Truth about Endometriosis?
What special recommendations would you make regarding diet for endometriosis sufferers? Do you think this is an autoimmune disease?
I don't know what the root cause of endometriosis is. Nobody does. It's a very poorly understood disease - the reason for its development is unclear, and the treatments only partly helpful. The symptoms can be debilitating or just very bothersome, and include severe cramping, painful menstruation, intestinal gas, and sometimes depression. The condition is characterized by tissue that looks and behaves just like the lining of the uterus, but grows elsewhere in the body: the abdominal cavity, the intestines, the ovaries, or the abdominal wall. And just like the endometrium, or lining of the uterus, this tissue builds up with hormonal changes over the month, then breaks down and bleeds. Blood in the abdomen causes intense inflammation that can be very painful. In some women, the result is severe scarring and organ dysfunction. Endometriosis is often associated with infertility, but hasn't been shown to cause it directly.
Endometriosis doesn't necessarily progress to damage within the pelvis, or contribute to infertility. Sometimes it's very hard to find it in the body, but more and more, doctors are learning that it's quite common, with as many as 2 to 50 percent of menstruating women living with endometriosis. So some people are starting to believe that mild endometriosis may actually be normal, and not need any treatment. In fact, some studies have found that in many instances it doesn't spread and grow worse over time at all.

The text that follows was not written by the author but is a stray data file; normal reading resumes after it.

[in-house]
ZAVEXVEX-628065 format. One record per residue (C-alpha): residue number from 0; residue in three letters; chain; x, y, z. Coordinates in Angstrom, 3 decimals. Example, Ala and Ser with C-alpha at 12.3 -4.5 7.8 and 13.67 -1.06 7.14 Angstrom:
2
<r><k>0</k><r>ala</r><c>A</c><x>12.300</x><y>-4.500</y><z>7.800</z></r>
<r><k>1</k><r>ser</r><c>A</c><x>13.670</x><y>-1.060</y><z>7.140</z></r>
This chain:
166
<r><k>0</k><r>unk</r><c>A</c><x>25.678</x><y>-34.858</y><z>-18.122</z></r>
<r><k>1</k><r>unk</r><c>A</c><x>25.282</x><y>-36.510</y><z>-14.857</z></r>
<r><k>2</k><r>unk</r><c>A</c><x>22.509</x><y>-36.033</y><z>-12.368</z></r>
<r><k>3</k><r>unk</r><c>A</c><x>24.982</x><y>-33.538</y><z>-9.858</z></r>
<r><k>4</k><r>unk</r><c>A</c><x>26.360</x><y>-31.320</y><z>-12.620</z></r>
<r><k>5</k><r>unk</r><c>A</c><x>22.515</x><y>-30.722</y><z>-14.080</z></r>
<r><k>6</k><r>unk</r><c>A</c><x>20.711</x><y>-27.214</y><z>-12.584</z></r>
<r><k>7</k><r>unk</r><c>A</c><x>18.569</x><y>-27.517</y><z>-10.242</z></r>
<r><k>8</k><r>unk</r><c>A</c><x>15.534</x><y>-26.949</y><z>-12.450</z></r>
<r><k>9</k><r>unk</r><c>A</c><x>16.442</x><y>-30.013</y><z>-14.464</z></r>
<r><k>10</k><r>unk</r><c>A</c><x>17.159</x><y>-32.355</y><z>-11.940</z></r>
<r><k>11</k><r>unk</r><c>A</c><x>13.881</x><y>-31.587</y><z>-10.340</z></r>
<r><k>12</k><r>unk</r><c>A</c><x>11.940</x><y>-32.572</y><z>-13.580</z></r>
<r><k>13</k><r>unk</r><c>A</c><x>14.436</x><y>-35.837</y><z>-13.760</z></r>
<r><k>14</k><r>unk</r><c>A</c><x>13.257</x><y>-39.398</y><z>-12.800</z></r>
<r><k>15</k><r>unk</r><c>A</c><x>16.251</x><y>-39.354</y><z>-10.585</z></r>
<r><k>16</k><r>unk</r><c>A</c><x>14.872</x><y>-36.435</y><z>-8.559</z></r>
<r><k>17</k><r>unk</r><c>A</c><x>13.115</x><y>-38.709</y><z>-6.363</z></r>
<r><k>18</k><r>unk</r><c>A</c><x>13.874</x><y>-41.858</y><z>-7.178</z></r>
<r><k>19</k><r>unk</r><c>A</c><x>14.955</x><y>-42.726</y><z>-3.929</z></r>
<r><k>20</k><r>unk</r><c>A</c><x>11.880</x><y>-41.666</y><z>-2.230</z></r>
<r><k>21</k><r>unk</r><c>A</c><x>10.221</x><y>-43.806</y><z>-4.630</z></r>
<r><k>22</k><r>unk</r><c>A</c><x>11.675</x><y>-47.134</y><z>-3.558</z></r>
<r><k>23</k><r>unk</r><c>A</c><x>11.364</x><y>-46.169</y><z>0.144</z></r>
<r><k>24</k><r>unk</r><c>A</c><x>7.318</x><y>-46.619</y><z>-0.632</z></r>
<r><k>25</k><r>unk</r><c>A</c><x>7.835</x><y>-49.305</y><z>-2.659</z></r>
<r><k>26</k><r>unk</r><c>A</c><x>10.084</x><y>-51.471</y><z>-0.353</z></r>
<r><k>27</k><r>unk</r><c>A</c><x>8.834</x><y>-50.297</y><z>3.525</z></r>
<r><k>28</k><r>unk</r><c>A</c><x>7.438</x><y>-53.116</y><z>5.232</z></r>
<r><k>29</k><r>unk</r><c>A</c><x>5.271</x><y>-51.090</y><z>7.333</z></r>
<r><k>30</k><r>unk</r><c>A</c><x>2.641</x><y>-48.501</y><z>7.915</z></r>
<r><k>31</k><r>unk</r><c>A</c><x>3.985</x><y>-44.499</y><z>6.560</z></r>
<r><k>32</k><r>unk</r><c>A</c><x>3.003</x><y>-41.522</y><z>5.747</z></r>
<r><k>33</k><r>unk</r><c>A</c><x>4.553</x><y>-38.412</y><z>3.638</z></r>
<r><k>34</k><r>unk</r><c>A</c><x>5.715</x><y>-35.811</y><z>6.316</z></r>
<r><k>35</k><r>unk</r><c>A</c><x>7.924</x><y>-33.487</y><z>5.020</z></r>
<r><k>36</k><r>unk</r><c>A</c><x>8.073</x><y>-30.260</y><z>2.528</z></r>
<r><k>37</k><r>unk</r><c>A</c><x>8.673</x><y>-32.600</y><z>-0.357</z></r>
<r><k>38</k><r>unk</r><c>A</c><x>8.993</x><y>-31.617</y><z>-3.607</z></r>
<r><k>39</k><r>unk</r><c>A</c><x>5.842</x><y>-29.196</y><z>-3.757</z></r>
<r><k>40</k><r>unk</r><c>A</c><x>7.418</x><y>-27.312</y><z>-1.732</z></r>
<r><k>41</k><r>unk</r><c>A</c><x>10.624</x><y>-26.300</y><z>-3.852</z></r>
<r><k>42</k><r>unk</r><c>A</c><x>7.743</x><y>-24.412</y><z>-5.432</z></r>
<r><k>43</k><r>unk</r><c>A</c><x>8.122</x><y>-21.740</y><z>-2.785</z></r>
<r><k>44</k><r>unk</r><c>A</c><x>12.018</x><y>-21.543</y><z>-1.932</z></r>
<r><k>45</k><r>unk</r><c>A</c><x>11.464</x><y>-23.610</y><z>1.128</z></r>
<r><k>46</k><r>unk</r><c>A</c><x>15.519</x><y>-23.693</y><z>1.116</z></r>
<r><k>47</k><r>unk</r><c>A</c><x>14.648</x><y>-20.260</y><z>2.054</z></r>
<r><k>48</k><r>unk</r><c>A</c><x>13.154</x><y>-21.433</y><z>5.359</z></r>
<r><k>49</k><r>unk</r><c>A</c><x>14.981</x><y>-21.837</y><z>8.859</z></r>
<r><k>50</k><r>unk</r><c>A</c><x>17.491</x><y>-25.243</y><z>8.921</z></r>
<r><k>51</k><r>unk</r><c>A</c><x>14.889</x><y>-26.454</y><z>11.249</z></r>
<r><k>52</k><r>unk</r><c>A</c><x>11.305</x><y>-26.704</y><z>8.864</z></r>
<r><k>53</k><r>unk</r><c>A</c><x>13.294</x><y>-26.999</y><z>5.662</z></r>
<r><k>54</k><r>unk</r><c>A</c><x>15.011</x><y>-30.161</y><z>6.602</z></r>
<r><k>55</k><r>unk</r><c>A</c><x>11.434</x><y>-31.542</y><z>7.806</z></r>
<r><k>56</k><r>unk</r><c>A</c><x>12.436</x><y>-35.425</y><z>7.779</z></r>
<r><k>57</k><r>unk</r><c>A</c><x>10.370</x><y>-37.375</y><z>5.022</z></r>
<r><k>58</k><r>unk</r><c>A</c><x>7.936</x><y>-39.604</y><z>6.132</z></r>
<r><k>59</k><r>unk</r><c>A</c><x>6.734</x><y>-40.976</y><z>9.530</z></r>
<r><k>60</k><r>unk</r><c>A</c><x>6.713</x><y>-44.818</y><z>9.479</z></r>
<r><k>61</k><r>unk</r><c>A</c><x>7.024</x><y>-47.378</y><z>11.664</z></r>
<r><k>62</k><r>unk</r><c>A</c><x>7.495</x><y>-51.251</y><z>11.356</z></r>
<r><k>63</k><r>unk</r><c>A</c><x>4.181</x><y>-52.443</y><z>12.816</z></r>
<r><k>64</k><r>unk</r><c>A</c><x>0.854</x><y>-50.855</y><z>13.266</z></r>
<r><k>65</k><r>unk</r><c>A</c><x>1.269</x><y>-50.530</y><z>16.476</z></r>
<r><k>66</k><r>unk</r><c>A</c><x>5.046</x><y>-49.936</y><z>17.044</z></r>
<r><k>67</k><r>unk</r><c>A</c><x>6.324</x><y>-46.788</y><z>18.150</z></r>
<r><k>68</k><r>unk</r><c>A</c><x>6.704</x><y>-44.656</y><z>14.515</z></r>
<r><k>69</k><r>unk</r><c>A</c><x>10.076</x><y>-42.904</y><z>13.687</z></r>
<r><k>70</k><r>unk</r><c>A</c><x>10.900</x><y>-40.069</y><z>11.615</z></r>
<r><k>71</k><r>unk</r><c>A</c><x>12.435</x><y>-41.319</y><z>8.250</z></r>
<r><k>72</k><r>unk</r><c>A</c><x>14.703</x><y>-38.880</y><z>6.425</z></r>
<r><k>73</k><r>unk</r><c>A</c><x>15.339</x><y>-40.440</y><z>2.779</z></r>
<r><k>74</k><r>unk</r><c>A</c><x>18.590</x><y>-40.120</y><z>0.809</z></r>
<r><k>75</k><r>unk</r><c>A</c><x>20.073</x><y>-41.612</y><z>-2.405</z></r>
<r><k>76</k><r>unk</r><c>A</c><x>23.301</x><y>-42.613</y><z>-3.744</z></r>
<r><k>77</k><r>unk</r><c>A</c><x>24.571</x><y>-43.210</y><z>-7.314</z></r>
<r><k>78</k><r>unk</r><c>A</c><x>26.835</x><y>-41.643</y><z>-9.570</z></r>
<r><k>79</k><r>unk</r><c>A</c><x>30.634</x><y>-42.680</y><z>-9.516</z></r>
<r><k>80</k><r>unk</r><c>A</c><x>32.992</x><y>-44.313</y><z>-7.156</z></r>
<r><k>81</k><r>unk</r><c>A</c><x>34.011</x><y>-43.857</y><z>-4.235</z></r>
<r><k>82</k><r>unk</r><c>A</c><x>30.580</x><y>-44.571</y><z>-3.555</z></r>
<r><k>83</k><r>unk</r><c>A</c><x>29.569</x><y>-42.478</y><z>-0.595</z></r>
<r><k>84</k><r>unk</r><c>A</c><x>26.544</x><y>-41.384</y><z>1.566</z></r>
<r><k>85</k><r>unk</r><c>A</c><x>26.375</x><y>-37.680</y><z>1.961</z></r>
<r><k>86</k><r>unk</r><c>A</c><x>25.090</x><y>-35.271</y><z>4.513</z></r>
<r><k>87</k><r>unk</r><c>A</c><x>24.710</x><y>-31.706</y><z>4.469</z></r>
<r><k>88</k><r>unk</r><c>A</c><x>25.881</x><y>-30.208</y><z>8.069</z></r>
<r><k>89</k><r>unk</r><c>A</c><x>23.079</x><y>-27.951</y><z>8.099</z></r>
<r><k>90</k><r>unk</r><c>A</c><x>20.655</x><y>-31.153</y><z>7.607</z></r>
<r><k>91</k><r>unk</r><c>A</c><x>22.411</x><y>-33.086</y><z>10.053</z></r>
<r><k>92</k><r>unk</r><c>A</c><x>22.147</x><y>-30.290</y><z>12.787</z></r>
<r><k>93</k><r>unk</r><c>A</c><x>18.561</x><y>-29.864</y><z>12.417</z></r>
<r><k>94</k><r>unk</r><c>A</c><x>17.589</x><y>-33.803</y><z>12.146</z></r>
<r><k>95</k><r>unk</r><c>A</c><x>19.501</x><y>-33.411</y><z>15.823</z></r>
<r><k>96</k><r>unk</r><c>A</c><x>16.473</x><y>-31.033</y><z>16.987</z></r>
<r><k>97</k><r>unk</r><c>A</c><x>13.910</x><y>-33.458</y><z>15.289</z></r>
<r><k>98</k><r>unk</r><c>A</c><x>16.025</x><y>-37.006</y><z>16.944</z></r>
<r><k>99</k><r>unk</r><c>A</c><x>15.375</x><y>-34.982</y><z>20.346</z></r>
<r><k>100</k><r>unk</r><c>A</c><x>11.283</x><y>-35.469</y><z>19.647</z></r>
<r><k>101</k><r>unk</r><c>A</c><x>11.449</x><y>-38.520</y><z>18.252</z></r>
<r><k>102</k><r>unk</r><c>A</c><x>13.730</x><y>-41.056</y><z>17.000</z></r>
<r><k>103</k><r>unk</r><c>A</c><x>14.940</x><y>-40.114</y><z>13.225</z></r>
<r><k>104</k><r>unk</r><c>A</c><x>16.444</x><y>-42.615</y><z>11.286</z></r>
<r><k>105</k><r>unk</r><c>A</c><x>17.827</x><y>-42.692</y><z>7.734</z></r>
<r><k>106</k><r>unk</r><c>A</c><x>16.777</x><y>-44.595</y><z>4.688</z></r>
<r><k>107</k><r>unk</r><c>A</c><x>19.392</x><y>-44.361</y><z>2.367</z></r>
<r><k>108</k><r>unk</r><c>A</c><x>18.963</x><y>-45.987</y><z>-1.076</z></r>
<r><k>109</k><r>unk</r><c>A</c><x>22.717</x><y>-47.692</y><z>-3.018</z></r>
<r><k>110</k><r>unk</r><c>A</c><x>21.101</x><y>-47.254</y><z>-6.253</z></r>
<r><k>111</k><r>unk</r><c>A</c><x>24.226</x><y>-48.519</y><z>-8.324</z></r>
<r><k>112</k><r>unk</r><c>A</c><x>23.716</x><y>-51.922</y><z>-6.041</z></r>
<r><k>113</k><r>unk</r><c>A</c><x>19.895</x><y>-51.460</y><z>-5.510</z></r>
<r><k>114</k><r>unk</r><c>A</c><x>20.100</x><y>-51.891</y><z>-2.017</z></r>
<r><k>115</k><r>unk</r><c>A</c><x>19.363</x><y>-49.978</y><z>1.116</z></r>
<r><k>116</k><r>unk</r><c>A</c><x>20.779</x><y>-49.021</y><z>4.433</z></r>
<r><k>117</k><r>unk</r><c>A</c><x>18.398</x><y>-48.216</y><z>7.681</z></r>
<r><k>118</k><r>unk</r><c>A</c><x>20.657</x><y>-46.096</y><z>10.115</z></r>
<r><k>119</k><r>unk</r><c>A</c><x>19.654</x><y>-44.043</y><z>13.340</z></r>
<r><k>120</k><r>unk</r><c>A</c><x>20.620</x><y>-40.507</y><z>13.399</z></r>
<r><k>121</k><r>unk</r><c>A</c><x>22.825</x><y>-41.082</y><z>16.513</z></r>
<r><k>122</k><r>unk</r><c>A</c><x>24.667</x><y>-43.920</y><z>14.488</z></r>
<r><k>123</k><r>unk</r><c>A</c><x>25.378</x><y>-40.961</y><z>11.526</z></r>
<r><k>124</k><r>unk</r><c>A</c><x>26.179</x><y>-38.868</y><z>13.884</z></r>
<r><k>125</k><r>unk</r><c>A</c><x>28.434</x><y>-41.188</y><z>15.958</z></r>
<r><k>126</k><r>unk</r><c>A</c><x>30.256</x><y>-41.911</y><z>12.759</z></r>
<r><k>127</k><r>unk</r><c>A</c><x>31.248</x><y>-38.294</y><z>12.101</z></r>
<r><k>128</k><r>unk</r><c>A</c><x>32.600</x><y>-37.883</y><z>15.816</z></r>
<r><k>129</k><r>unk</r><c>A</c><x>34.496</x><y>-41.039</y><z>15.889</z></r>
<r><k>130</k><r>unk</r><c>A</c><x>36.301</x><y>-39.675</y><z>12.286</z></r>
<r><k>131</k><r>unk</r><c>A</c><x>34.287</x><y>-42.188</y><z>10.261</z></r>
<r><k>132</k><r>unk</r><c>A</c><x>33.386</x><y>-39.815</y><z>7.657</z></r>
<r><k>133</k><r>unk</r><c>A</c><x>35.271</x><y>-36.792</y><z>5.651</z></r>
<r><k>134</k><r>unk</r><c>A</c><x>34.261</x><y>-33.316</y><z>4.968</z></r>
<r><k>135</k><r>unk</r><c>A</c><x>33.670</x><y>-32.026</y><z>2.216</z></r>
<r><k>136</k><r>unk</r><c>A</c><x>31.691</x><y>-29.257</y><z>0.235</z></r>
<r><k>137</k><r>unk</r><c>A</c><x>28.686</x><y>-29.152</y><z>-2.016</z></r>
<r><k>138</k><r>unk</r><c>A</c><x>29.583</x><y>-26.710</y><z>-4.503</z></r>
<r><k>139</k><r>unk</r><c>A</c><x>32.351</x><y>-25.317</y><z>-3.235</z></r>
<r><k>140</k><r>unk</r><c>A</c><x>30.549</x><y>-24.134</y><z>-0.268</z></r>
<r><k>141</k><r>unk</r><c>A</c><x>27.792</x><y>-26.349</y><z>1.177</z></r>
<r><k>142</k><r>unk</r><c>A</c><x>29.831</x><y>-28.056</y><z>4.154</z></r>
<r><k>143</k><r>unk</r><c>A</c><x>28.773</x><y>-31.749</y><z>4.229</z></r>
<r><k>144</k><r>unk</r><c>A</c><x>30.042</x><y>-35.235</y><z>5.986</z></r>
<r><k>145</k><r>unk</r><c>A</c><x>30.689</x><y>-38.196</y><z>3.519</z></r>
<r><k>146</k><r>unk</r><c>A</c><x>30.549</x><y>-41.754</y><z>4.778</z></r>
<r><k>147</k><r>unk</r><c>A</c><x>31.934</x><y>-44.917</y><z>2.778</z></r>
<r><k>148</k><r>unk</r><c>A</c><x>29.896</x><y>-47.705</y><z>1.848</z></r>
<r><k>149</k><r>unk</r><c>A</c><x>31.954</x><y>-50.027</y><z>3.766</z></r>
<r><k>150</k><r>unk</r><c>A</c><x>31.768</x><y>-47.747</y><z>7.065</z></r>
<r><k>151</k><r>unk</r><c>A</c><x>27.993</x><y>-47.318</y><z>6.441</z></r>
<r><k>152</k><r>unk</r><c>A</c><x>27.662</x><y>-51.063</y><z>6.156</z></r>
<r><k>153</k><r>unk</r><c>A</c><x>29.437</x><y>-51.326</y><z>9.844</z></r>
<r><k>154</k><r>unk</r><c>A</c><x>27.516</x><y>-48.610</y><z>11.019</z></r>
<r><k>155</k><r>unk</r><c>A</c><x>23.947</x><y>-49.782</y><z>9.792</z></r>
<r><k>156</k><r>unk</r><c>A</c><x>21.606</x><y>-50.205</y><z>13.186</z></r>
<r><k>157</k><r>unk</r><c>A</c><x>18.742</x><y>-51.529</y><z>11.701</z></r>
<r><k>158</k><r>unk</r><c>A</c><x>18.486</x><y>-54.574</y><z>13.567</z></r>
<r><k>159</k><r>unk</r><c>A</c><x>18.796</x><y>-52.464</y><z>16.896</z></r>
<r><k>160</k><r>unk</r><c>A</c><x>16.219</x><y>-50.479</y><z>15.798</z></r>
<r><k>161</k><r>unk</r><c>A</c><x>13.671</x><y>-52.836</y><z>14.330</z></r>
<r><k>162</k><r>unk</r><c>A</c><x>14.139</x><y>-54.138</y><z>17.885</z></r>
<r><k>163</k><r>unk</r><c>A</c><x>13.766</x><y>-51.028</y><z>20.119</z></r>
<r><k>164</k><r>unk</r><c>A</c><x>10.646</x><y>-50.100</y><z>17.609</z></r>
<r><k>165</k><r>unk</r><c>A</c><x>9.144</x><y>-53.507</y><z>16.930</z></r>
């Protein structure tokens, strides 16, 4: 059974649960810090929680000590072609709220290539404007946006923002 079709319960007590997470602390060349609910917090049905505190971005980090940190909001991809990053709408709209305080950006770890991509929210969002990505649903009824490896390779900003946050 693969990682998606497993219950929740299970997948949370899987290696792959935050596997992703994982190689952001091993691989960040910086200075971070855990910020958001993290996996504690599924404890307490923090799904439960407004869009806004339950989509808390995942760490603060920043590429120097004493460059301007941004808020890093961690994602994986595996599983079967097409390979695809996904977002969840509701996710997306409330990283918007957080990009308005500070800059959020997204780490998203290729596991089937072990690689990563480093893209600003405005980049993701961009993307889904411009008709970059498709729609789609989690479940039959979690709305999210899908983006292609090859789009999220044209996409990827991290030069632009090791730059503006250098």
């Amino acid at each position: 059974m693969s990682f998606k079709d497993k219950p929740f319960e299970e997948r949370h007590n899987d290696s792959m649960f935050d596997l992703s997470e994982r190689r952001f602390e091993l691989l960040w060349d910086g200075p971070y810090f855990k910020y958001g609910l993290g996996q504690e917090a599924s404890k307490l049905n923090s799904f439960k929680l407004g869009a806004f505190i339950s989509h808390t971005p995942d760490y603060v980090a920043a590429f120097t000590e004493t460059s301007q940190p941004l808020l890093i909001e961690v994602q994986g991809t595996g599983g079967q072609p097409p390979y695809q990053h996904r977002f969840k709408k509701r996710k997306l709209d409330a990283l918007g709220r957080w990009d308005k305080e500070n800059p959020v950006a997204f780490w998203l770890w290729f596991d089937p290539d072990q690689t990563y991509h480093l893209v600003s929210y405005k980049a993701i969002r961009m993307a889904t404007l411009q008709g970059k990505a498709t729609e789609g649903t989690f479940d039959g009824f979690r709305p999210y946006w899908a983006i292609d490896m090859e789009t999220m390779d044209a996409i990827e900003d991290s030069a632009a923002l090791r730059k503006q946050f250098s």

The most popular theory about endometriosis rests on the idea that menstrual fluid sometimes moves backward and up through the fallopian tubes during menstruation, and out into areas within the pelvis. There, the discarded tissue seems to implant and begin to grow. Another view holds that the ova leaves behind bits of cells outside the uterus that can grow into misplaced endometrial tissue later on. The hypothesis you mention is one of the most recent - that the immune system is misbehaving, failing to kill off stray endometrial cells and then pumping up their growth. Women with painful endometriosis often make antibodies against their own tissue, as in autoimmune disease.
It's commonly held that pregnancy will protect against endometriosis, but recent studies have found no difference in incidence between women who have been pregnant and those who have not. It is clear that the condition is strongly affected by hormones, and hormone therapies are the favored treatment. So I'd suggest minimizing your intake of estrogen from outside sources, such as commercially raised animal foods. Eat soy foods such as tofu, tempeh, and miso, which are rich in plant estrogens and seem to block more harmful forms of estrogen. Reduce the fat in your diet. Limit your alcohol intake. Make sure you get nourishing food and eat lots of fiber. Exercise regularly. Also, cut dairy foods from your diet. Try all this for one month and see whether it reduces the pain.
Stress will worsen this condition. Visualization, hypnotherapy, and Chinese medicine can all be helpful. You may want to consult with an herbalist as well. Dr. Christiane Northrup has an excellent chapter on endometriosis in "Women's Bodies, Women's Wisdom" (Bantam, 1994). She suggests taking a multivitamin with plenty of B complex and magnesium (about 50 milligrams of each of the B vitamins and 400 to 800 milligrams of magnesium), in addition to maintaining a low-fat, high-fiber diet.